OC ahead of Election Day: Exhaustion, no enthusiasm for Biden, and lots of car caravans

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Just like elsewhere in the U.S., many people are voting by mail in Orange County, says Gustavo Arellano. Photo by Laura Kondourajian/KCRW

Orange County is historically red, but it’s been skewing more blue in recent years. On the eve of Election Day, LA Times columnist Gustavo Arellano tells KCRW what to expect in Orange County.  

KCRW: In early October, you talked about the history of election integrity in the OC. Heading into Election Day, what are you seeing? 

Gustavo Arellano: “I predict that it’s going to be as smooth as possible, given the person who runs it is Neal Kelley. Now Neal Kelley has been the registrar of voters now since 2006.

… Orange County is the fifth largest jurisdiction for voting in the United States. And so what Kelley has done, he did it in the primary, was set up these voting centers. … So set up the voting centers, opened up early voting on Friday. And so you're probably going to see a record turnout.”

What's voter turnout been like? You can vote at any Orange County voting center. It doesn't matter where you live. The same is true for LA County. 

“Just anecdotally, I've seen a lot of people turn into their votes by mail because of coronavirus. You haven't seen the humongous lines that you've seen all across the United States. … The big voting center it seems is the Honda Center, where the Anaheim Ducks play. And people are coming in, and people are coming out. So people have had the chance to vote. They haven't done it so far. So I'm thinking a lot of it's going to be vote by mail.

And of course early on, the registrar voters, Neal Kelley, is saying that it's exceeding 2016 vote by mail turnout by like, gosh, 100%. But just like everywhere in the United States, it's exponential how much people are voting by mail this time around.”

What are you paying attention to in congressional races in Orange County?

“The big story is can the Democratic party keep all the congressional seats? ...The two main ones is [sic] going to be Michelle Steel versus Harley Rouda around Huntington Beach and Newport Beach. And then in North Orange County and also parts of San Bernardino and LA County, Gil Cisneros the incumbent versus Young Kim, who he beat last time around.

But if the Democratic party can hold those seats, you're going to see history happen again. And of course if Orange County is going to vote for Biden over Trump, that's going to be two years in a row that Orange County, once a rock ribbed citadel of Republican politics in the United States, has gone for the Democrats. That will be, I think, the death knell of the Republican Party in Orange County.”

Two years ago, the entire OC delegation went blue. How have Republicans adapted by trying to win back some seats?

“All you've seen is just, gosh, way too many commercials, way too many flyers that get sent to my P.O. box. I don't care about these races. Come on. I'm not even in some of these districts, for crying out loud. So they could have had a chance to take them out if it wasn't for coronavirus. 

And especially in Michelle Steel's case, people who care about coronavirus, which is most of the people in Orange County, they have been absolutely horrified by her record on the case. With Young Kim, she really hasn't done much on coronavirus because she's not an elected official. But she would have had a fighting chance if it wasn't for coronavirus, and if it wasn’t of course for President Trump.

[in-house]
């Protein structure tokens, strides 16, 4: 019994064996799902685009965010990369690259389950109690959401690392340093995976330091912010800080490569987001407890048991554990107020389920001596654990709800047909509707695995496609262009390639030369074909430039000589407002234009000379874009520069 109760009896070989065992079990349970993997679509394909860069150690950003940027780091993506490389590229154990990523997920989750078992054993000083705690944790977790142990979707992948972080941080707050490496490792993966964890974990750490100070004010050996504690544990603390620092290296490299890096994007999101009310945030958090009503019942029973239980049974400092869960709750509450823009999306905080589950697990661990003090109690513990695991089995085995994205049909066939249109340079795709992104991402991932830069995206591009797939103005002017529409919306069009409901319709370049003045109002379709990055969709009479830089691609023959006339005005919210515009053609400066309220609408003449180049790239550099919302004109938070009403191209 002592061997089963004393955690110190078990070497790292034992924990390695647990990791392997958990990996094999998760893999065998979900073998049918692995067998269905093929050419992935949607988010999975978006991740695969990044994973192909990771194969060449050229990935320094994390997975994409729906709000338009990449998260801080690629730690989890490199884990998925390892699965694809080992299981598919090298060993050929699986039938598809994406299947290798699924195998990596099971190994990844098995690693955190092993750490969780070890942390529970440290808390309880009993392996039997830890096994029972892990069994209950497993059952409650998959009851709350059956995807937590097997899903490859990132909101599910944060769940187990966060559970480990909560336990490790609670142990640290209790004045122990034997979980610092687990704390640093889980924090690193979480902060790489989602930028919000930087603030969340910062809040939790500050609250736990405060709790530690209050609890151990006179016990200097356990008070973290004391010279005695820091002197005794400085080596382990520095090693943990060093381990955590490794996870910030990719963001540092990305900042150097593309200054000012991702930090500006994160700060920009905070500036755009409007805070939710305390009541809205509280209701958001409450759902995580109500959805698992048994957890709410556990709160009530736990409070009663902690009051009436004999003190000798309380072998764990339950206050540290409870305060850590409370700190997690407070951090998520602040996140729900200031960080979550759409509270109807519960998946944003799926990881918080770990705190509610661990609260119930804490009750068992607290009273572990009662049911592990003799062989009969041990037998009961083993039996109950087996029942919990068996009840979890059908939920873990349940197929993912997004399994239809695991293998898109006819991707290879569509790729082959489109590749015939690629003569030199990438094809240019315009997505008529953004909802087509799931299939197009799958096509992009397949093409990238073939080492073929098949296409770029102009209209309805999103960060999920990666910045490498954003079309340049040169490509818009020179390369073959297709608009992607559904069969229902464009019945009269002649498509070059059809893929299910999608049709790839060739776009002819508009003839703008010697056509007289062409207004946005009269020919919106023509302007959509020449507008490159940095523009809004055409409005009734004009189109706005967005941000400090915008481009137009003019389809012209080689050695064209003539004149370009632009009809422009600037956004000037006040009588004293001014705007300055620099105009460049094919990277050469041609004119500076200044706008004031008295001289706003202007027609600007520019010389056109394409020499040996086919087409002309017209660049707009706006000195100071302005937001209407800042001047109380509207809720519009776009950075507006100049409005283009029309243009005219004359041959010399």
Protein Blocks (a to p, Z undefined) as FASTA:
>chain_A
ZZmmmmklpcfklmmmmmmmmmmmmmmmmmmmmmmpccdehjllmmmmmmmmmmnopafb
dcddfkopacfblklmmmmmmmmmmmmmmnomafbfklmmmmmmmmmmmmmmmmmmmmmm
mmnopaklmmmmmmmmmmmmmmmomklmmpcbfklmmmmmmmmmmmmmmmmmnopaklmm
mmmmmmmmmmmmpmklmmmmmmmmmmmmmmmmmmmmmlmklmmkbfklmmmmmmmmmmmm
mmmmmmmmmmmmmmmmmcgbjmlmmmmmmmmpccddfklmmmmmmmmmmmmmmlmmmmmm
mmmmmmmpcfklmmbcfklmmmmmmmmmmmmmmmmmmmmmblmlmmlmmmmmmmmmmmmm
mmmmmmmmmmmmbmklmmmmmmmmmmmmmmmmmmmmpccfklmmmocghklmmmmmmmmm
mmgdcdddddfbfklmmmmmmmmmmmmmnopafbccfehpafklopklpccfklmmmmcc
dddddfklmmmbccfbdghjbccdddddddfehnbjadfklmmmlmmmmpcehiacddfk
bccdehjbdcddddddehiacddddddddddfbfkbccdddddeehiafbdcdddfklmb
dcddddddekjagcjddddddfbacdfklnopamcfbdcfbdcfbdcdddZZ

Young Kim has actually tried to distance herself a little bit from Trump. Michelle Steel hasn't. So they're going to live and die by both coronavirus and Trump, and how much Orange County cares about each.”

As far as ads and phone banking, have they adapted in the two years since the blue wave?

“They absolutely have. At the LA Times, I did a column about Randall Avila, who's the executive director of the Orange County Republican Party, a Mexican American from Monterey Park. And he's been very adamant of trying to do phone banking, trying to do specific digital targets that they didn't do in 2018. And of course, they set up those ballot boxes … where they could get votes from Republicans or anyone who leaves them there. 

What they say burned them in 2018 was the Democratic Party just going around and … [doing] ballot harvesting, which is legal by California law. But that term is seen as something derogatory, even though it's absolutely legal. … The Republican Party … is trying to get as many votes as possible from people, literally go onto doorsteps, picking them up, having it signed. … So let's see if they're going to be able to do it.”

Is there anything different about this run at the voting centers?

“Just exhaustion. I mean, exhaustion really on the presidential part. Obviously, Trump supporters are going to be more enthusiastic. I have not seen any enthusiasm for Biden in Orange County at all. Remember, Orange County actually went for Bernie Sanders in the primary. So that said, people just want it over. If anything, most of the time, sadly, I’m at my wife’s store in Santa Ana, so what I am seeing is a lot of enthusiasm for local races. A lot of car caravans, like the car caravans for Trump, you're seeing car caravans for like every single mayoral candidate. 

… So at the very least, you're seeing an engaged electorate, which cannot be said most of the time, even during presidential elections in Orange County. So I think that's a positive step for democracy. But let's see what happens after Election Day and how long the counting is going to go.”

— Written by Amy Ta, produced by Jenna Kagel

Credits

Guest:
Gustavo Arellano - LA Times columnist and contributor to Greater LA. - @GustavoArellano

Host:
Steve Chiotakis

Producers:
Christian Bordal, Jenna Kagel, Kathryn Barnes